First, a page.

I’m going to start 2022 with lots of rest! I will spend time reading, enjoying calm, pressure-less language learning, and whatever I feel like doing, at the pace I feel like doing it at. I’m not giving up on languages (ever!), but I just don’t have specific goals for next year apart from consistency and maintaining a healthy mindset

Thank you all for the love, support and encouragement, and have a beautiful new year





One response to “What I’ve learned in 2021: in languages and life”

  1. Pascal Avatar

    Lindie, first of all, a HUGE thank you for your courage and heart to underline that teaching/learning languages MUST be fun and that one cannot burn oneself energy wise, to “perform” in a continuous way, as that only brings people to break.

    So, ALL is about balance. I shall continue also , via an online translator, for your privacy then in Afrikaans, French and Latin American Spanish for fun.

    Ek het self meer as die meeste gedoen, as ‘n feit en baie verniet gehelp, want geestelik is God my meester. In elk geval, ek het dalk nie rykdom opgebou nie want vir my is geld net ‘n hulpmiddel om mense en jou omgewing op te hef as jy kan, maar ek het, met alle nederigheid maar waarheid Siener vermoëns en kragtige holistiese wysheid: jy is ‘n wonderlike siel Lindie! En geen man of vrou is ‘n eiland nie. Moenie vergeet om tyd te neem om saam met mense te wees wat jou liefhet en waardeer nie.

    Goed, weereens gaan ALLES oor balans: dit is beter om ‘n paar tale goed te praat en dit te geniet, so min as wat dit is, as om te veel te doen en dit het boeie vir die siel geword.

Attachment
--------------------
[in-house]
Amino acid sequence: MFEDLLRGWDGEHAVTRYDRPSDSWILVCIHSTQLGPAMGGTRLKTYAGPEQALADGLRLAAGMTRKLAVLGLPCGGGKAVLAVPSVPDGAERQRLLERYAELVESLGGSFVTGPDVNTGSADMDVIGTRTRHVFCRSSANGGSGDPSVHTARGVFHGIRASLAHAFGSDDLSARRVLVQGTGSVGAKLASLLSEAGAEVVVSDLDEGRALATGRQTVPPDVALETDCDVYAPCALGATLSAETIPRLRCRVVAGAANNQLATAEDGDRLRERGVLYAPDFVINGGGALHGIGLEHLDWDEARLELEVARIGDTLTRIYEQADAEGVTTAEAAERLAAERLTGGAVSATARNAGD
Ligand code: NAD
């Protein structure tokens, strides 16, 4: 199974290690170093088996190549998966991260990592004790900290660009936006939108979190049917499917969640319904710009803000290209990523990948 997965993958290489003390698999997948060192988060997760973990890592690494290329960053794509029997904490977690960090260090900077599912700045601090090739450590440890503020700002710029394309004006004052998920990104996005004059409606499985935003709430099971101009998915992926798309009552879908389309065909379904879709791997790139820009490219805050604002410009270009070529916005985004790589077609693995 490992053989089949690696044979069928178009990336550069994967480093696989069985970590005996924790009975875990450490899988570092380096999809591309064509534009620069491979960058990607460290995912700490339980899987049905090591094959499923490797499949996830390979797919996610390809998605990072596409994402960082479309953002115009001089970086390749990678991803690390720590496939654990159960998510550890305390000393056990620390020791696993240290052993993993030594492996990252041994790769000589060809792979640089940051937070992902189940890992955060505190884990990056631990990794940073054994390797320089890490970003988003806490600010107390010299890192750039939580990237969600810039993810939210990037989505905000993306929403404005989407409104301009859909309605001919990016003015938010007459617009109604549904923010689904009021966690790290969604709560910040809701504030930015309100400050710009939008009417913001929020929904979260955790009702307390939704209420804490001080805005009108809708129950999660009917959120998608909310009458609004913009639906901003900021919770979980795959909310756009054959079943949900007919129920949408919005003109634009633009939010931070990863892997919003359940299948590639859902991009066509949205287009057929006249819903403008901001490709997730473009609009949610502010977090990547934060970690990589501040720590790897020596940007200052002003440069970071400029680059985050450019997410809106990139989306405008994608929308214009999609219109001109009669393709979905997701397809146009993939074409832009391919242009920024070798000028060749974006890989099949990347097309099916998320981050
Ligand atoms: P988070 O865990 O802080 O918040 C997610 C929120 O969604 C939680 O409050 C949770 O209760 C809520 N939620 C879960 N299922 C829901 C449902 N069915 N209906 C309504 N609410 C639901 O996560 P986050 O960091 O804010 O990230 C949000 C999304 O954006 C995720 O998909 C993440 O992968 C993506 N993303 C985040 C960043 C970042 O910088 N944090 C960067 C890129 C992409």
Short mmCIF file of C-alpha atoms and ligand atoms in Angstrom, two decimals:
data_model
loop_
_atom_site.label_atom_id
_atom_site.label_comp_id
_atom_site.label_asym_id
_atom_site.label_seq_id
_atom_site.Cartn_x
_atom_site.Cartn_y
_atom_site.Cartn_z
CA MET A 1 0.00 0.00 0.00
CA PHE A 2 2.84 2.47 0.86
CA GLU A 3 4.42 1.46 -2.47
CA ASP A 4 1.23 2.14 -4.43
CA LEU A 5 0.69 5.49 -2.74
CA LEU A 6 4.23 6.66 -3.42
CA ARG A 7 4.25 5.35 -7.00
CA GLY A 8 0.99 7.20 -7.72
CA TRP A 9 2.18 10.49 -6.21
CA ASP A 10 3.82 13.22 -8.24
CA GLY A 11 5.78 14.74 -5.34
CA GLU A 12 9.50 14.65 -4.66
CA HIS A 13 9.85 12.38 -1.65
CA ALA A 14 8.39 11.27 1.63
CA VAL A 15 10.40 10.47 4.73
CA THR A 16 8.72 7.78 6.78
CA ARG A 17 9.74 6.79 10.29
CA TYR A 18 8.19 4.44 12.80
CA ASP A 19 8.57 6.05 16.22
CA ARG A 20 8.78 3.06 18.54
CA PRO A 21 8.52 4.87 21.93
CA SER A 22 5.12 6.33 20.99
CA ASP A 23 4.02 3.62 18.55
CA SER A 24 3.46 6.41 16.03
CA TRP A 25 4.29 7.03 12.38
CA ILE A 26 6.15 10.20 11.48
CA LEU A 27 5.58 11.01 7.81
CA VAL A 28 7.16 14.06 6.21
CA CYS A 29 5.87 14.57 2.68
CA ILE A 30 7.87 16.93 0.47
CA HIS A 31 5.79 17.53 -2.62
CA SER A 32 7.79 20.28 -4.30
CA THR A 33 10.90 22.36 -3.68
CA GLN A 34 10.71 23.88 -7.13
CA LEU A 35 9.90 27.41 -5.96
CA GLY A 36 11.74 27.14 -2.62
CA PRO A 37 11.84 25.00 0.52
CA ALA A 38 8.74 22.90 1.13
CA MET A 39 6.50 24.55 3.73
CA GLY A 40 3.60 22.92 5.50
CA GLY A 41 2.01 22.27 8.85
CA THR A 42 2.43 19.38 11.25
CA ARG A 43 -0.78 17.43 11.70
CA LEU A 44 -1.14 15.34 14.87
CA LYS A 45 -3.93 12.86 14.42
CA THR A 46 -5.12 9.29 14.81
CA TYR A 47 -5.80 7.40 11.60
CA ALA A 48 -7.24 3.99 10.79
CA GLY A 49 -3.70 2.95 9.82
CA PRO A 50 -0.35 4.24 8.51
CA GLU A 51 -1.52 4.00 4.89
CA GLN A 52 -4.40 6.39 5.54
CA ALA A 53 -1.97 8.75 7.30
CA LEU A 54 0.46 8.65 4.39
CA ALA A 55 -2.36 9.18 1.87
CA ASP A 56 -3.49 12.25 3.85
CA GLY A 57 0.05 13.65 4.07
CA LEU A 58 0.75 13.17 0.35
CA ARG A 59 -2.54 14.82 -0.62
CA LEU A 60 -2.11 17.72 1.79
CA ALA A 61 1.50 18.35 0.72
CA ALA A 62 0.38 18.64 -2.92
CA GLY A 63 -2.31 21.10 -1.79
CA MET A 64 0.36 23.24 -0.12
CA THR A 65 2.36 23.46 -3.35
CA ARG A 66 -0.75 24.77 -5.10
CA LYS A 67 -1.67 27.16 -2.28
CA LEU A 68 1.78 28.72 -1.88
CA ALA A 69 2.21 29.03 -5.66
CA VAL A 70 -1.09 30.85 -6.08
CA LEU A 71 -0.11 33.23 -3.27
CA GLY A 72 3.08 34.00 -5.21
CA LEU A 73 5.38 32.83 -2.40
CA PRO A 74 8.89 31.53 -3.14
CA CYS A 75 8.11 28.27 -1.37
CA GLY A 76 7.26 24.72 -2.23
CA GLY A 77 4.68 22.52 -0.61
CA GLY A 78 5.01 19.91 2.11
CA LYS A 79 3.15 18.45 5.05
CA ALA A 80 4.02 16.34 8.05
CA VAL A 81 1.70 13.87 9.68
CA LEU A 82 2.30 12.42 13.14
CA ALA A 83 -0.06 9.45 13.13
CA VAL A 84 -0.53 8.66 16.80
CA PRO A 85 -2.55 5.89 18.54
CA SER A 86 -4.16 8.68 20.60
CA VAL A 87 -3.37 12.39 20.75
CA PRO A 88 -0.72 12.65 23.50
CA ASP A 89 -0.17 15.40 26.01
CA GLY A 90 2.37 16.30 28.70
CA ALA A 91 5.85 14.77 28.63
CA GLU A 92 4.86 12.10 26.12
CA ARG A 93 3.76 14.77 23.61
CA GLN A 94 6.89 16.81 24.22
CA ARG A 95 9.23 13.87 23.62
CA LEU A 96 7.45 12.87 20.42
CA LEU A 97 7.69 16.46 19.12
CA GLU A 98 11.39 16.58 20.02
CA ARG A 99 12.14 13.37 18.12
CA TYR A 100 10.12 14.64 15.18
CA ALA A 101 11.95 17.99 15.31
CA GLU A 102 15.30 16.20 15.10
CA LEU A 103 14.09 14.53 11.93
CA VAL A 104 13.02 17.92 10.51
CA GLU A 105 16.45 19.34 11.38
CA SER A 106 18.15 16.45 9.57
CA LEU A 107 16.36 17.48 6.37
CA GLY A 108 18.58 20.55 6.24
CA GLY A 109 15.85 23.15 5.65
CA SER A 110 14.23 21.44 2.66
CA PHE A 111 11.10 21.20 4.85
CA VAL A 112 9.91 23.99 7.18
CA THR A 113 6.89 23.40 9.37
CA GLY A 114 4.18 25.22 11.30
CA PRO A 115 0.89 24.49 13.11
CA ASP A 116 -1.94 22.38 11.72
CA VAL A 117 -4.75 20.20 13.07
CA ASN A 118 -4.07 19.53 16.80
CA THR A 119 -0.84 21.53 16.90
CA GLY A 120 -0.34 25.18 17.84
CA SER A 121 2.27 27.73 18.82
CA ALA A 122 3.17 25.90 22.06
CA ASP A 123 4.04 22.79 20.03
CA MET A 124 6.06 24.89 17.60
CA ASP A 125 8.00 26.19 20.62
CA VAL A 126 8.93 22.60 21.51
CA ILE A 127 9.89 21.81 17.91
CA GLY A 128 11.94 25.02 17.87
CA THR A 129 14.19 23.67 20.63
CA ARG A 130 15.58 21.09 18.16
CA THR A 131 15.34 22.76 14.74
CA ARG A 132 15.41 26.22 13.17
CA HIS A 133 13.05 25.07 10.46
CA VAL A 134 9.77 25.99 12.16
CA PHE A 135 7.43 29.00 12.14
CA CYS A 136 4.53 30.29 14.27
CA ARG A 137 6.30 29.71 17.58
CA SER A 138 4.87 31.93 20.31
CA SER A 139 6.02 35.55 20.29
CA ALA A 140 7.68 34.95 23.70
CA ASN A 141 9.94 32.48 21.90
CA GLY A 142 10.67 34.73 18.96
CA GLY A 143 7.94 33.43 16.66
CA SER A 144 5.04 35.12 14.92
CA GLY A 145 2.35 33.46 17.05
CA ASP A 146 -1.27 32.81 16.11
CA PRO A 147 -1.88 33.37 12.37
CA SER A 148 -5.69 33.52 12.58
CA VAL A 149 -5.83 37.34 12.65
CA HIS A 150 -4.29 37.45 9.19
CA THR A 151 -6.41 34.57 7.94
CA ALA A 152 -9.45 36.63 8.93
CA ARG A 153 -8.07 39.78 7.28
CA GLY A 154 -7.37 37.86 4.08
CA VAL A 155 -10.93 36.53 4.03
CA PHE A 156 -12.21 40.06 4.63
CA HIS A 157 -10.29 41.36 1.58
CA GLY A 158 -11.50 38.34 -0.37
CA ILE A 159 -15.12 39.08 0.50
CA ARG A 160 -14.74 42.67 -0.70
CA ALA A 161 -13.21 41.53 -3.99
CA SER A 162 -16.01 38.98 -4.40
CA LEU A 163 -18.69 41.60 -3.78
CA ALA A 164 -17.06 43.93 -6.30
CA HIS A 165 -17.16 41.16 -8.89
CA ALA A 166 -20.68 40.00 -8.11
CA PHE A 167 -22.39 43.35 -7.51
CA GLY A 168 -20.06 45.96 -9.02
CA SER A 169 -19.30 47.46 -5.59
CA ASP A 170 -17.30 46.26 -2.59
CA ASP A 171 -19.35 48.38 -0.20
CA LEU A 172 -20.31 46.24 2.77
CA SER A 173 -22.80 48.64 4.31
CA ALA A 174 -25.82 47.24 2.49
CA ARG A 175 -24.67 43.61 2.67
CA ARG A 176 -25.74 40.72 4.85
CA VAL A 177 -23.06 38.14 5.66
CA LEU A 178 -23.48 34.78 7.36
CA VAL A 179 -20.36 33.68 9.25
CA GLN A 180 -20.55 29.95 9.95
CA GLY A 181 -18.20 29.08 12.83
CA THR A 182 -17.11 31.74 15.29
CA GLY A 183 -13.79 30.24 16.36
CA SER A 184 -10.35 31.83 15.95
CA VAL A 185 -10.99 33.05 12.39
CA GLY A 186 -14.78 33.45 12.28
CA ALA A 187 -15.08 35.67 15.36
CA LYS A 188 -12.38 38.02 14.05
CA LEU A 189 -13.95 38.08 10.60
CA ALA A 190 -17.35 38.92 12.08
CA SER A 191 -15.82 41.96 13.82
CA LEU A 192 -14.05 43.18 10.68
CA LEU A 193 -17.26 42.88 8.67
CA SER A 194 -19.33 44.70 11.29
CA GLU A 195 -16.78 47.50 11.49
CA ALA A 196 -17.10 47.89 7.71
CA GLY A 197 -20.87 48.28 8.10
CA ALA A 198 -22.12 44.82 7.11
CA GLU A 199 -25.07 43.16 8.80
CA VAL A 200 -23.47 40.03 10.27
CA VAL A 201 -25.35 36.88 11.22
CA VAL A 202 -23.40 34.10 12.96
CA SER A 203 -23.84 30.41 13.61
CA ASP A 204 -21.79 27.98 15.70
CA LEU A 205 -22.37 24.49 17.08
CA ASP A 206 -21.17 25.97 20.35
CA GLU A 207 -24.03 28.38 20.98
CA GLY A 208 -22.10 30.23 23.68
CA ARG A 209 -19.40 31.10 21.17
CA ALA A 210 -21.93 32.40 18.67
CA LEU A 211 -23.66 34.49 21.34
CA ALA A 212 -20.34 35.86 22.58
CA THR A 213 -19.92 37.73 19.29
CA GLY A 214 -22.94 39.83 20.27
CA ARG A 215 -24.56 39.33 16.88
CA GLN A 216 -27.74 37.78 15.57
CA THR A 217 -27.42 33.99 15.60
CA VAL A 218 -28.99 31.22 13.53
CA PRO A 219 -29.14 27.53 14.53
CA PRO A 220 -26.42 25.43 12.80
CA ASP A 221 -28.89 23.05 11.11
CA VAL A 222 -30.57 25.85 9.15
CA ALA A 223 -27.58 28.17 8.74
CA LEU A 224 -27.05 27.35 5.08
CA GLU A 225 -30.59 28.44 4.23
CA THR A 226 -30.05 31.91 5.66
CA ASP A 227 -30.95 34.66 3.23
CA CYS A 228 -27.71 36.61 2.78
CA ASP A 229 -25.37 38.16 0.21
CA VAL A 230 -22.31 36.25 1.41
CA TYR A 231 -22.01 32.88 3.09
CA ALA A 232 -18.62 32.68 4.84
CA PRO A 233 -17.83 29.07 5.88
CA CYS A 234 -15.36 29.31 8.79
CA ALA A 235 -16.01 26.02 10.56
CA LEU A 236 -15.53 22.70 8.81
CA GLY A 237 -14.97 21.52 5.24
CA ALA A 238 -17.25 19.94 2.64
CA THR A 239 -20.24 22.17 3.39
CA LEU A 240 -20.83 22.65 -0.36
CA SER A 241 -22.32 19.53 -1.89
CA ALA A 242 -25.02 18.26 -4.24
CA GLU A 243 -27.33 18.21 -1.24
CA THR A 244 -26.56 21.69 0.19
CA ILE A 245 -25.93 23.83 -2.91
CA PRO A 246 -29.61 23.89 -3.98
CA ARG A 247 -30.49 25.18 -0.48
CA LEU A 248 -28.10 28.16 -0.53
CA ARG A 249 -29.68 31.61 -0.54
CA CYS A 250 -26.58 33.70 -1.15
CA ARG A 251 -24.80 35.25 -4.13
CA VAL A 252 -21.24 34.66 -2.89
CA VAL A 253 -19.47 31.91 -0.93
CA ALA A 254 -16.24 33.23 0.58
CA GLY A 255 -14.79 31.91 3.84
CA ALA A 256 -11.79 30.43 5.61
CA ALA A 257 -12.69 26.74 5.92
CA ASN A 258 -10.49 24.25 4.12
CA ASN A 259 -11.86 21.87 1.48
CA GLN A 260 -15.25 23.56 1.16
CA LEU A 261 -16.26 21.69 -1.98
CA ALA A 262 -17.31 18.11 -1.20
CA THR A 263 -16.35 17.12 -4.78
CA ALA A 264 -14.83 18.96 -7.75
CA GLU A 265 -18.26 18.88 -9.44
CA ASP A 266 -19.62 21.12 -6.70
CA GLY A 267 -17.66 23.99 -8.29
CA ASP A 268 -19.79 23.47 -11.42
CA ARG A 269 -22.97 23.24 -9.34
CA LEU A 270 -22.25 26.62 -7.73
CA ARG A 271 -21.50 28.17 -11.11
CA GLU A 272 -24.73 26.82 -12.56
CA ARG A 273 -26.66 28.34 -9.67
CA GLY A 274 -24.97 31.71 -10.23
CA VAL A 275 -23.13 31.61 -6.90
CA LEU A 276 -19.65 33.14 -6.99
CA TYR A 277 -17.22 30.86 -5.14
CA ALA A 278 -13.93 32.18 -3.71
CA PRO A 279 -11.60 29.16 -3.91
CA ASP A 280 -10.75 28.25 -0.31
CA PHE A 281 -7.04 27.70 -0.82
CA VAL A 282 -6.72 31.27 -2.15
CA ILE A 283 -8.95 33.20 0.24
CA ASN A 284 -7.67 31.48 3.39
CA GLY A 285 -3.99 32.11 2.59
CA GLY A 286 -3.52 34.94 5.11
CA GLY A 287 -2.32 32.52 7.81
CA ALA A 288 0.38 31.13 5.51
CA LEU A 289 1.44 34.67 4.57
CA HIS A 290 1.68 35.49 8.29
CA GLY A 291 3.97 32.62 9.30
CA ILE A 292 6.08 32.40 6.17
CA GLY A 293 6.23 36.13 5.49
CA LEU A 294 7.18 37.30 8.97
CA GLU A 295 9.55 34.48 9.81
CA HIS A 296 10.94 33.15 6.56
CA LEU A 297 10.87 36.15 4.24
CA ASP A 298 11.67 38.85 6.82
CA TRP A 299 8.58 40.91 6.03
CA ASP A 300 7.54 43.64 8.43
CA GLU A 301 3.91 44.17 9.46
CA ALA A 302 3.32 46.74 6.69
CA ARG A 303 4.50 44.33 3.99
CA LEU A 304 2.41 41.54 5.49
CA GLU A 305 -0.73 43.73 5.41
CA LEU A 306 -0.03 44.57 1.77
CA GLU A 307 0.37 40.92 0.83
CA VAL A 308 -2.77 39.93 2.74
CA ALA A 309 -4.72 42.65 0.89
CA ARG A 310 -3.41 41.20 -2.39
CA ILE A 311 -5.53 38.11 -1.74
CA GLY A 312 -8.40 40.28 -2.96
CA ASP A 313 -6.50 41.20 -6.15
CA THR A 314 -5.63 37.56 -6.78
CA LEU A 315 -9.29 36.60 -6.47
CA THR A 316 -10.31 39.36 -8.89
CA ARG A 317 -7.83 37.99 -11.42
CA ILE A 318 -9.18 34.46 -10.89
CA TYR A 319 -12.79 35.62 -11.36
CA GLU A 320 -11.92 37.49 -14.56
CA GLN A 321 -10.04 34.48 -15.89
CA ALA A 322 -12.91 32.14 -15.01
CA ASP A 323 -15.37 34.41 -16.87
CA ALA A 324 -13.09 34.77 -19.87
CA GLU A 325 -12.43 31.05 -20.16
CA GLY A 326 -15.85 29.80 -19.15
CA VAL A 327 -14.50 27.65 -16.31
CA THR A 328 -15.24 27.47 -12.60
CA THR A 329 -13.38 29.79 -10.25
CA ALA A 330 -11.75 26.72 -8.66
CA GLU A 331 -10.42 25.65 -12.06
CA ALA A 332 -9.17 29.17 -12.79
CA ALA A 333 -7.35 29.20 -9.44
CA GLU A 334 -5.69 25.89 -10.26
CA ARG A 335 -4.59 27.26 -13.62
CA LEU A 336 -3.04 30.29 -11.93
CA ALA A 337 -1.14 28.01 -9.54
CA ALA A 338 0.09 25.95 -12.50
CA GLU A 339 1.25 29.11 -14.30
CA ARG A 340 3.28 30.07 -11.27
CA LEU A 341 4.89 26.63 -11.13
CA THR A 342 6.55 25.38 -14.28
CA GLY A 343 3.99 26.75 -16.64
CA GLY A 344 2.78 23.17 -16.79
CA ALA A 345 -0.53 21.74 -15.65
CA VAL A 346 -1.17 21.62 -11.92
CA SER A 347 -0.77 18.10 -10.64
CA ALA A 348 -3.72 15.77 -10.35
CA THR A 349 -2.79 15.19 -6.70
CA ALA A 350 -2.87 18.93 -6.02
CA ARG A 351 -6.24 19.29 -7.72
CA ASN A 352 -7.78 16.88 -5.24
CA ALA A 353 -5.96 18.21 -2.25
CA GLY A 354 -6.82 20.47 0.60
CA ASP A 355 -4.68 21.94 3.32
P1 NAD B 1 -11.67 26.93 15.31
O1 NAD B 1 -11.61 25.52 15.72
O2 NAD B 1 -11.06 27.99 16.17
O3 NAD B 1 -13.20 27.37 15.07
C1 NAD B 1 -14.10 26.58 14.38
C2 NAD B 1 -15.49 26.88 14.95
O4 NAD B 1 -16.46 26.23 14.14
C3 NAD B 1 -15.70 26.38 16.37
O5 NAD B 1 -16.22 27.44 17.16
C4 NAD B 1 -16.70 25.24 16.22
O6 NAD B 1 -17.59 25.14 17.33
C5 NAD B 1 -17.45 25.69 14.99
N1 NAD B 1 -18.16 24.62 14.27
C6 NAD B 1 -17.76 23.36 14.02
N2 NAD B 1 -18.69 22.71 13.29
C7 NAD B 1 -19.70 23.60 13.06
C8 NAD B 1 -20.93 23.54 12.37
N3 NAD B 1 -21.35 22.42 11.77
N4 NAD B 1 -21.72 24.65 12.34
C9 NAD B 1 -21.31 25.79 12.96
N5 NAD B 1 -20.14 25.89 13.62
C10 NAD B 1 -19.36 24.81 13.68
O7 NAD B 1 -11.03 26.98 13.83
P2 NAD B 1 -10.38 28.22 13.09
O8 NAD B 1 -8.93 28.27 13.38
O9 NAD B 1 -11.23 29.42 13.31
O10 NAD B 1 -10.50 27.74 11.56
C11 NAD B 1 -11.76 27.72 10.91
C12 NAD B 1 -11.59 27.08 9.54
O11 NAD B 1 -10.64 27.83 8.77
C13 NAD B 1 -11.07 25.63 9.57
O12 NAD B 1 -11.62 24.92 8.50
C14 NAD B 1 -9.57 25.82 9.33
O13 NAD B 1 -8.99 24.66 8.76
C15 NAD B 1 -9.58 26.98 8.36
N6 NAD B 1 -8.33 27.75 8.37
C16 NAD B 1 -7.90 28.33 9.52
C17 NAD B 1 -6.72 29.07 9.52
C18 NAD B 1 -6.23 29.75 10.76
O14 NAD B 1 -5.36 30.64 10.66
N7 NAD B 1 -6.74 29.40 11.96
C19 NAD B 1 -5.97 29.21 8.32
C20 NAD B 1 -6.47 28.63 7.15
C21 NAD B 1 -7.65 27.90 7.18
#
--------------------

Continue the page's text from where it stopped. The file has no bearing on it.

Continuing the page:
Hierdie jaar is, soos ek dit noem, binne die “Nexus” deuropening (tyd / energie gewys). Van 2020 tot 2025 sal wat uitgaan goed of sleg terugkom. So, as jy vir ‘n bietjie “TLC” gaan, behoort dit ook terug te kom.

    I speak French (I am so), am bettering again my Latin American Spanish (Mexican as I lived 12 years in Southern California and Costa Rican as I lived 1 year In Long Island NY (within the Costa Rican diaspora NY and even some Columbian Spanish).

    Une langue est une manière de penser et de résoudre les problèmes d’une certaine manière ainsi que d’expliquer les spécialités de certains pays de l’artisanat à la sagesse populaire : d’où pourquoi, en 2100, il y aura ENCORE environ 3000 langues et des dizaines de langues internationales (comme souligné scientifiquement en 2020 ).

    L’anglais est utile et continuera pour ses bienfaits en certaines affaires et de la diplomatie du premier degré, mais pas comme avant !

    Ahora, y no estoy hablando política sino diplomáticamente de muchas maneras, sobre el hecho de que Trump fue elegido en los Estados Unidos durante cuatro años y millones de extremistas Trumpistas todavía están aquí, así como el Brexit (aunque entiendo por qué Gran Bretaña lo ha hecho). ) con su confinamiento diplomático, el inglés será reemplazado de ahora en adelante, en algunas transacciones de comercio internacional y cooperación diplomática educativa / cultural por español, ruso, hindi, francés, portugués, ruso, polaco y más.

    I am now back to Hebrew in addition to being well versed in English, American, French, reviewing and re-editing in español mexicano y español costarricense…

    As a final choice for a fourth language, to Hebrew, because I love its letters, but more so, not only open doors for careers and education within Diaspora Jewish communities in the world, brave stories through some generations, but its powerful vibrational balancing sounds for the spirit like: I discovered it with Victoria Hanna!



    Even the amazing Hebrew teacher Alisa Zingerman:


    Moreover, Hebrew is a resurrected language!


    AND I ADORE the smooth and swift sound of Afrikaans to relax also and shall learn some words/sentences of it, which for relaxing/opening some first cultural context are cool …like:



    MERCI pour m’inspirer Et merci beaucoup de m’avoir inspiré à utiliser, du mieux que je peux, les langues que j’apprends/rafraîchis pour ouvrir encore plus de portes aux contes culturels et folkloriques des pays qui parlent les langues que je connais et aussi pour communiquer avec communautés de diasporas !

    A plus! Pascal